We investigated independent associations between telomere length and risk of fracture and arthroplasty in UK Biobank participants. Leukocyte telomere length (LTL) was measured in baseline samples using a validated polymerase chain reaction (PCR) method. We used, in men and women separately, Cox proportional hazards models to calculate the hazard ratio (HR) for incident fracture (any, osteoporotic) or arthroplasty (hip or knee) over 1,186,410 person-years of follow-up. Covariates included age, white cell count, ethnicity, smoking, alcohol, physical activity, and menopause (women). In further analyses we adjusted for either estimated bone mineral density (eBMD) from heel quantitative ultrasound, handgrip strength, gait speed, total fat mass (bioimpedance), or blood biomarkers, all measured at baseline (2006-2010). We studied 59,500 women and 51,895 men, mean ± standard deviation (SD) age 56.4 ± 8.0 and 57.0 ± 8.3 years, respectively. During follow-up there were 5619 fractures; 5285 hip and 4261 knee arthroplasties. In confounder-adjusted models, longer LTL was associated with reduced risk of incident knee arthroplasty in both men (HR/SD 0.93; 95% confidence interval [CI], 0.88-0.97) and women (0.92; 95% CI, 0.88-0.96), and hip arthroplasty in men (0.91; 95% CI, 0.87-0.95), but not women (0.98; 95% CI, 0.94-1.01). Longer LTL was weakly associated with reduced risk of any incident fracture in women (HR/SD 0.96; 95% CI, 0.93-1.00) with less evidence in men (0.98; 95% CI, 0.93-1.02). Associations with incident outcomes were not materially altered by adjustment for heel eBMD, grip strength, gait speed, fat mass, or blood biomarker measures. In this, the largest study to date, longer LTL was associated with lower risk of incident knee or hip arthroplasty, but only weakly associated with lower risk of fracture. The relative risks were low at a population level, but our findings suggest that common factors acting on the myeloid and musculoskeletal systems might influence later life musculoskeletal outcomes. © 2022 The Authors. Journal of Bone and Mineral Research published by Wiley Periodicals LLC on behalf of American Society for Bone and Mineral Research (ASBMR).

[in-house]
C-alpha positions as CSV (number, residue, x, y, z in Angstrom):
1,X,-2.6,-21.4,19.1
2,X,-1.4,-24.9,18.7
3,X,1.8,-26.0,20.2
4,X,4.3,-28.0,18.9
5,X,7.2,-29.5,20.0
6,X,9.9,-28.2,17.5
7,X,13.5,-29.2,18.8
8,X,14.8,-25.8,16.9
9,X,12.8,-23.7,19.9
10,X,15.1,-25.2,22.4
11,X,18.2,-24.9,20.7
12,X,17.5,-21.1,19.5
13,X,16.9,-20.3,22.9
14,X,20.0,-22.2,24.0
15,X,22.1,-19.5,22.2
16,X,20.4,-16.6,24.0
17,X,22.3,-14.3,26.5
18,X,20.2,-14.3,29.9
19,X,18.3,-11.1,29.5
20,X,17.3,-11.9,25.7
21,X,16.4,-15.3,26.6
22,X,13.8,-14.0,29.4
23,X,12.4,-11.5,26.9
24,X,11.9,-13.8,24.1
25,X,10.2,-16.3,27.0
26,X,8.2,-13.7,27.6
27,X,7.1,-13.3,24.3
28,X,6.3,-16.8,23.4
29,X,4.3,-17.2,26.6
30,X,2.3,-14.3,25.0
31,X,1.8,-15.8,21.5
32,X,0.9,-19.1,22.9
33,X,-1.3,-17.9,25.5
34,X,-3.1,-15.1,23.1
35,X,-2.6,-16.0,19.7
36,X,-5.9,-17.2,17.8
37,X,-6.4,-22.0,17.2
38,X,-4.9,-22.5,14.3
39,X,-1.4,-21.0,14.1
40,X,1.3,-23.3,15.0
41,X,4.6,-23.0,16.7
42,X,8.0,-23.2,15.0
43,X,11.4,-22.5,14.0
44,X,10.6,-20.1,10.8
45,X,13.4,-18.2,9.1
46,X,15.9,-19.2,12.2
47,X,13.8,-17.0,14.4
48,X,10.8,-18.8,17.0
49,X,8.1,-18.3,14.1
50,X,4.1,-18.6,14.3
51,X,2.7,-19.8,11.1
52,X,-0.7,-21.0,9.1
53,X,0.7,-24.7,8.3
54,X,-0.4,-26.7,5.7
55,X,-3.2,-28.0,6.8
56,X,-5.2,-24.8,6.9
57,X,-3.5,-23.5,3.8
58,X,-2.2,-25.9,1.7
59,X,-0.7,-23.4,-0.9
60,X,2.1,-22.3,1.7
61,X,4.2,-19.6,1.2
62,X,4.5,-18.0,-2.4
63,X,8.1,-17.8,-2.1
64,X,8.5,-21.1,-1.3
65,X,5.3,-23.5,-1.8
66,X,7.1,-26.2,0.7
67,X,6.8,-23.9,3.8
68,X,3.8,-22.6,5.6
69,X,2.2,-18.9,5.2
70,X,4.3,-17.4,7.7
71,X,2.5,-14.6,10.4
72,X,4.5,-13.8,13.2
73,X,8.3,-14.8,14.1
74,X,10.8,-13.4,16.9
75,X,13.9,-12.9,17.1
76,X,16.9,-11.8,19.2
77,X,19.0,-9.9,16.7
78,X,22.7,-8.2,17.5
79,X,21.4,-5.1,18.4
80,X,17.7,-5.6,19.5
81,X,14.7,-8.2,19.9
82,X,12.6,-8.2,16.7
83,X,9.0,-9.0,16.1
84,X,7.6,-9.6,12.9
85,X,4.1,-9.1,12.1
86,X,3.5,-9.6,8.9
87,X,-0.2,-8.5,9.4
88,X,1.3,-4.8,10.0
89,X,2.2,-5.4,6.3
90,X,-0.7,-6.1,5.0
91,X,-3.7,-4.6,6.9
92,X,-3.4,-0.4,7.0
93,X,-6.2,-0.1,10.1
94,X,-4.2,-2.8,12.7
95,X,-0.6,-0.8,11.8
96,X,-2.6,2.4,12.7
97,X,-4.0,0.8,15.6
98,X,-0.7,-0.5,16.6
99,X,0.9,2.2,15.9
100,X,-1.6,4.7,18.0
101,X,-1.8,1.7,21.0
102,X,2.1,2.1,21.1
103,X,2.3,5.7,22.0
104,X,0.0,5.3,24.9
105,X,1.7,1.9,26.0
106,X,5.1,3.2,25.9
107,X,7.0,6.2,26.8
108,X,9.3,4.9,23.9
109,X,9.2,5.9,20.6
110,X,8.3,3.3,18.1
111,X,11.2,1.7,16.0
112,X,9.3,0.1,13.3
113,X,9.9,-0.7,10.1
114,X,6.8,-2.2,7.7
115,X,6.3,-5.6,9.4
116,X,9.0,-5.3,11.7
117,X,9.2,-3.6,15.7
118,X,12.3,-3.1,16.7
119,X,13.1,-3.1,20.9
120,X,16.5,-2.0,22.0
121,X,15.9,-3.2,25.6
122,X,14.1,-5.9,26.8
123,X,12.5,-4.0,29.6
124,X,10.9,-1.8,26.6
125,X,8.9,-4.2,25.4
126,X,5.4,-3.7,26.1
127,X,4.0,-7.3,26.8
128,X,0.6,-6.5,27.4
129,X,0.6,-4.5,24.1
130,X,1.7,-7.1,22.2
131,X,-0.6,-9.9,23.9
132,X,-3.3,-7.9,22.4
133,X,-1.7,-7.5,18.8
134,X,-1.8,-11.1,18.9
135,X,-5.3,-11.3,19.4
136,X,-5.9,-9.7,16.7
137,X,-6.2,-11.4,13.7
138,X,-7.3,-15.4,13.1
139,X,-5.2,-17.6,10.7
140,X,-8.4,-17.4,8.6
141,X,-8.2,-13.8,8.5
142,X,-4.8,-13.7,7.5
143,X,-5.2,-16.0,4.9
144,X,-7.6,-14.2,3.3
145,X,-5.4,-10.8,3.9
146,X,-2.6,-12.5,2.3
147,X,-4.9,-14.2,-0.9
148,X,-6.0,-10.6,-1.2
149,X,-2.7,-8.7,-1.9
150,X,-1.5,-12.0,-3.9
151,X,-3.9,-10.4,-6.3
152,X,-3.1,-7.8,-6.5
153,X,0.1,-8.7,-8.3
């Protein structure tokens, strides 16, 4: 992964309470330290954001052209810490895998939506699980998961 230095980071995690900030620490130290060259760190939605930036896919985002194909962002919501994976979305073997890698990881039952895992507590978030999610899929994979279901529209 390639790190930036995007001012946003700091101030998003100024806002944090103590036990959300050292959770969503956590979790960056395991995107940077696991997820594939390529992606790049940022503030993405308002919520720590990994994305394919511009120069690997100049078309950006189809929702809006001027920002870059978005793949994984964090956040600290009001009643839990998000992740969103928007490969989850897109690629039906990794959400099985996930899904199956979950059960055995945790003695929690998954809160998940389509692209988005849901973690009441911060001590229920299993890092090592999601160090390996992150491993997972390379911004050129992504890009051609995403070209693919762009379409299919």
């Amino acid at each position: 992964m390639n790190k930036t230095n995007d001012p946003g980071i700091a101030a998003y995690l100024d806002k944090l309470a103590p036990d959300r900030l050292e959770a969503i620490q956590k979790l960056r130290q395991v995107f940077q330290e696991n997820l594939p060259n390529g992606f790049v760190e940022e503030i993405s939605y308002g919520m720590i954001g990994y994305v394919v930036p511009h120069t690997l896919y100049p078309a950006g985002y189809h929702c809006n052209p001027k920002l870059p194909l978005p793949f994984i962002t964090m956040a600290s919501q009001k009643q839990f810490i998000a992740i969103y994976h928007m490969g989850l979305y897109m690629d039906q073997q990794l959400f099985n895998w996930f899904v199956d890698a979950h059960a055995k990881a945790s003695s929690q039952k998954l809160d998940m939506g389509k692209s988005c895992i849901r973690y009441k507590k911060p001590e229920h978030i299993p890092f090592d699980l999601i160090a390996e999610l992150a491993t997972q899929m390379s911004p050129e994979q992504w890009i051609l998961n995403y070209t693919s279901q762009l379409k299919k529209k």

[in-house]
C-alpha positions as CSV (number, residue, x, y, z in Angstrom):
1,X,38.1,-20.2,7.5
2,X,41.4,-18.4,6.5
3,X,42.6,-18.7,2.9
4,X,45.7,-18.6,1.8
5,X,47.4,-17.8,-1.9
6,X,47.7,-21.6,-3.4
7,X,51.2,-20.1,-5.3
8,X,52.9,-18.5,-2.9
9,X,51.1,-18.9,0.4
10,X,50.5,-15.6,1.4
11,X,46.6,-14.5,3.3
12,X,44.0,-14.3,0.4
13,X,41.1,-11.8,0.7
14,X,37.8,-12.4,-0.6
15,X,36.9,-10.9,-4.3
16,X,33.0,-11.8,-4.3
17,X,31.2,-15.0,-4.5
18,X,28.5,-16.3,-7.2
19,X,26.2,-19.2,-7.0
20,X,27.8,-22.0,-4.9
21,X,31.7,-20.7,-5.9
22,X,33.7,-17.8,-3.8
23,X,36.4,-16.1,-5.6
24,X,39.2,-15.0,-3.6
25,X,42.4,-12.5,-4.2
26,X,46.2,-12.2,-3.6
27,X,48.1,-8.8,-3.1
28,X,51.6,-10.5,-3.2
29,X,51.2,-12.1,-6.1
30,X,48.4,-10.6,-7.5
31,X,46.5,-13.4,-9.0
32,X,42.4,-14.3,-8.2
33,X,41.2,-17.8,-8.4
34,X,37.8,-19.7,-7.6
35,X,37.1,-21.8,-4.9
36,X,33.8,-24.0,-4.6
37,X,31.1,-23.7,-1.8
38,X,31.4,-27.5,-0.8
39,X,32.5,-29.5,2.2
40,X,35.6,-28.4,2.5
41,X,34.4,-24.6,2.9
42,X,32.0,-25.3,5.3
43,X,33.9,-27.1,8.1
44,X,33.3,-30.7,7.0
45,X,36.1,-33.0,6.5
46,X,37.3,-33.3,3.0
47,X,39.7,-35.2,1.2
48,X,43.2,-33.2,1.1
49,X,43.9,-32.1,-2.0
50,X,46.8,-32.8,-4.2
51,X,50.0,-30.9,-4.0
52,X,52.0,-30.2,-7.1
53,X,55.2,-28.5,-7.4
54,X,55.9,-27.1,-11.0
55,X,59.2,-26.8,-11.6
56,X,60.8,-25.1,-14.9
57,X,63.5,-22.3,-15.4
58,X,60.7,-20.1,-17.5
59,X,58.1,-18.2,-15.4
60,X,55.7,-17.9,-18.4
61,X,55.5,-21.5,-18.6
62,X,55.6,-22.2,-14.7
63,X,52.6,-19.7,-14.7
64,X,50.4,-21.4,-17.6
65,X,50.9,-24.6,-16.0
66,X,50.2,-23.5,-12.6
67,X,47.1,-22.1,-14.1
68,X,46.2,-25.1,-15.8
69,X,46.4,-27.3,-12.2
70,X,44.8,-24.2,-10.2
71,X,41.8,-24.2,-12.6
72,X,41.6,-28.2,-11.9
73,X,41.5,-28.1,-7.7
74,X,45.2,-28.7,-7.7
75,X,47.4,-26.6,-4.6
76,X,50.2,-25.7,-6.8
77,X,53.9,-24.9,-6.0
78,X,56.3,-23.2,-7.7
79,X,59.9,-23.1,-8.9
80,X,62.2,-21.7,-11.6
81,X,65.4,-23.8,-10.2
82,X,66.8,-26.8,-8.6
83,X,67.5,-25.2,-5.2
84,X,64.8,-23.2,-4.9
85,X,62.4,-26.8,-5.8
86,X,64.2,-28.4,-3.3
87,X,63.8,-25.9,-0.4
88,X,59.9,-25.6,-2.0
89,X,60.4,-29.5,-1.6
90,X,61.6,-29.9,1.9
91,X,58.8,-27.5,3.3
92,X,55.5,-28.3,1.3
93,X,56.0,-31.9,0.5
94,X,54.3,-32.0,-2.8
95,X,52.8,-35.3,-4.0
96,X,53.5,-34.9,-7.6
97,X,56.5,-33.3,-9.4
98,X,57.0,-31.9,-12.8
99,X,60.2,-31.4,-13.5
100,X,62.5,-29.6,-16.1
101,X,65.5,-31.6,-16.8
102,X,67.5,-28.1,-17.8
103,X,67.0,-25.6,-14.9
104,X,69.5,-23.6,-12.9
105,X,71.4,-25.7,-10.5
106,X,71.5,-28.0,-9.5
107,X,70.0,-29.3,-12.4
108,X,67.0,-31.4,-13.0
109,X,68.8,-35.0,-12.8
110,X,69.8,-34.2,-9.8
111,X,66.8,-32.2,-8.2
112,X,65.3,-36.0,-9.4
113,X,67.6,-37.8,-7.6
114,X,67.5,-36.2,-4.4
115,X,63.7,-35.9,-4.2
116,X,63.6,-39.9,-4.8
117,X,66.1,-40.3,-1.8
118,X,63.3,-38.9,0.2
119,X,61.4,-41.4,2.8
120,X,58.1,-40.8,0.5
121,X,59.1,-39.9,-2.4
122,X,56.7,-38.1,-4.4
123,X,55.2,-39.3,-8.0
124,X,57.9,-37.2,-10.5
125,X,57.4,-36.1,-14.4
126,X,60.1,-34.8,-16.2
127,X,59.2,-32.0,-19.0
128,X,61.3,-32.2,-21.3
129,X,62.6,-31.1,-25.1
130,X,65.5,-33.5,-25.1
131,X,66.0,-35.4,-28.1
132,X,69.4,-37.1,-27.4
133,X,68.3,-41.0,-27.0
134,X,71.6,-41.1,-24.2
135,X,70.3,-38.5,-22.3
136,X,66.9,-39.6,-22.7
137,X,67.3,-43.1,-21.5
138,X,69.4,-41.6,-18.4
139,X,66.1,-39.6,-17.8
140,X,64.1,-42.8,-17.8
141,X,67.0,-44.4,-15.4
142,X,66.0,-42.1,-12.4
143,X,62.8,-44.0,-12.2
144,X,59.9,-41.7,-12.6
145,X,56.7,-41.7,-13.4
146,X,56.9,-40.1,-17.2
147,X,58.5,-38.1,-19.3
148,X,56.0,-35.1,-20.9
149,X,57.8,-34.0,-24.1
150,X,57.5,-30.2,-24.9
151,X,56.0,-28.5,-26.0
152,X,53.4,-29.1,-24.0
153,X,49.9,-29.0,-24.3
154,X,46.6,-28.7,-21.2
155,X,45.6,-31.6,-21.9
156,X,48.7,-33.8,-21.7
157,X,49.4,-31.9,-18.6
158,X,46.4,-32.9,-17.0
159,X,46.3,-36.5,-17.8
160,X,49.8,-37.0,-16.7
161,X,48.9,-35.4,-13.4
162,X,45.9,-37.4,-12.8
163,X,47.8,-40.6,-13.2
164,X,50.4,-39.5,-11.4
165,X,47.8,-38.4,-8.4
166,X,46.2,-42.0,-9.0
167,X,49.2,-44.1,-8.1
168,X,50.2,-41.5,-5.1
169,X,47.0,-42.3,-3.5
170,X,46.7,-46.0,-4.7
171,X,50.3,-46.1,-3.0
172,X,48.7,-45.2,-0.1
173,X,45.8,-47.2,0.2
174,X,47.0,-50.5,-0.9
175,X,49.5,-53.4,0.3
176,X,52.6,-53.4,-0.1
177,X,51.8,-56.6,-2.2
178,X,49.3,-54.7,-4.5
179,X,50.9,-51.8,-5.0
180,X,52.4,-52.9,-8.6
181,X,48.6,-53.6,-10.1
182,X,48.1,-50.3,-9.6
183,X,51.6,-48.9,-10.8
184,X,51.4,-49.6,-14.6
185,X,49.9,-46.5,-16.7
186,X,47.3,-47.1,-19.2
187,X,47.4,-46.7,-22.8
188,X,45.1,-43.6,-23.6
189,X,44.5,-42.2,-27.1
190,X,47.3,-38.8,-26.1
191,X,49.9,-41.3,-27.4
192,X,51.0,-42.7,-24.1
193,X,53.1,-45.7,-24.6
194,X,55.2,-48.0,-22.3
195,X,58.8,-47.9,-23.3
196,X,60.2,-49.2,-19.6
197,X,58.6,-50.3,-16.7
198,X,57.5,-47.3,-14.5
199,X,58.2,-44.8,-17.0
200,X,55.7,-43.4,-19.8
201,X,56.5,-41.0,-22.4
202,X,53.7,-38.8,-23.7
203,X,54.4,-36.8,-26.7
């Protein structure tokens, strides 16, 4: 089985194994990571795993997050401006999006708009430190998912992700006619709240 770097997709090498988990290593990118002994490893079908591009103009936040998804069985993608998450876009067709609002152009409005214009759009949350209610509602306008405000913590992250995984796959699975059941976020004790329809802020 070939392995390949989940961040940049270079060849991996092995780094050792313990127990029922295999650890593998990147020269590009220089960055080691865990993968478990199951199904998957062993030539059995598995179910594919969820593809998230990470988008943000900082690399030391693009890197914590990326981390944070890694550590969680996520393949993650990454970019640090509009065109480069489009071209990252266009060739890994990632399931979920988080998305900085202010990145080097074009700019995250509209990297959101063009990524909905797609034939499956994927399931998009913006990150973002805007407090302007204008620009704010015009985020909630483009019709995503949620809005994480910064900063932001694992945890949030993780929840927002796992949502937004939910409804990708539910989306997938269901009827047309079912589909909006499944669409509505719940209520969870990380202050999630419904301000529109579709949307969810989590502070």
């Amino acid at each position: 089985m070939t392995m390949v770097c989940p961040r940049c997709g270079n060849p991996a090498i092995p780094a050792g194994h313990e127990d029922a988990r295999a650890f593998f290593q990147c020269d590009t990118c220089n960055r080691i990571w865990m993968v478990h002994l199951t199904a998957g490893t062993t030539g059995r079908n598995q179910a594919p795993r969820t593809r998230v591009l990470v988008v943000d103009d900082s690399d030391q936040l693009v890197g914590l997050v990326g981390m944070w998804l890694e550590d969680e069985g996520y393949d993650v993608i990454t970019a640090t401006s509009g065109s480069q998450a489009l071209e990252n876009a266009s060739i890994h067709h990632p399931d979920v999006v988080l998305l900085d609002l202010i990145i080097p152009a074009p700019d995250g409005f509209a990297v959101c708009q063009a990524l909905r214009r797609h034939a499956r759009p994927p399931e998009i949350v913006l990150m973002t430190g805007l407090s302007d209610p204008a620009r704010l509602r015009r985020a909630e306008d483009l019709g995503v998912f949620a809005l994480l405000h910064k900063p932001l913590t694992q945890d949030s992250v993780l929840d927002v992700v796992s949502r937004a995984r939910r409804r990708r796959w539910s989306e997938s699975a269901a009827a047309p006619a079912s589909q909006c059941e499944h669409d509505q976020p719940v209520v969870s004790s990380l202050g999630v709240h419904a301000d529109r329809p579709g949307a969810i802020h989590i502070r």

• A saturated map of common genetic variants associated with human height

    Nelson, Christopher; Samani, Nilesh (2022-10-12)
    Common single-nucleotide polymorphisms (SNPs) are predicted to collectively explain 40-50% of phenotypic variation in human height, but identifying the specific variants and associated regions requires huge sample sizes1. Here, using data from a genome-wide association study of 5.4 million individuals of diverse ancestries, we show that 12,111 independent SNPs that are significantly associated with height account for nearly all of the common SNP-based heritability. These SNPs are clustered within 7,209 non-overlapping genomic segments with a mean size of around 90 kb, covering about 21% of the genome. The density of independent associations varies across the genome and the regions of increased density are enriched for biologically relevant genes. In out-of-sample estimation and prediction, the 12,111 SNPs (or all SNPs in the HapMap 3 panel2) account for 40% (45%) of phenotypic variance in populations of European ancestry but only around 10-20% (14-24%) in populations of other ancestries. Effect sizes, associated regions and gene prioritization are similar across ancestries, indicating that reduced prediction accuracy is likely to be explained by linkage disequilibrium and differences in allele frequency within associated regions. Finally, we show that the relevant biological pathways are detectable with smaller sample sizes than are needed to implicate causal genes and variants. Overall, this study provides a comprehensive map of specific genomic regions that contain the vast majority of common height-associated variants. Although this map is saturated for populations of European ancestry, further research is needed to achieve equivalent saturation in other ancestries.
  • Gain-of-function mutations in KCNK3 cause a developmental disorder with sleep apnea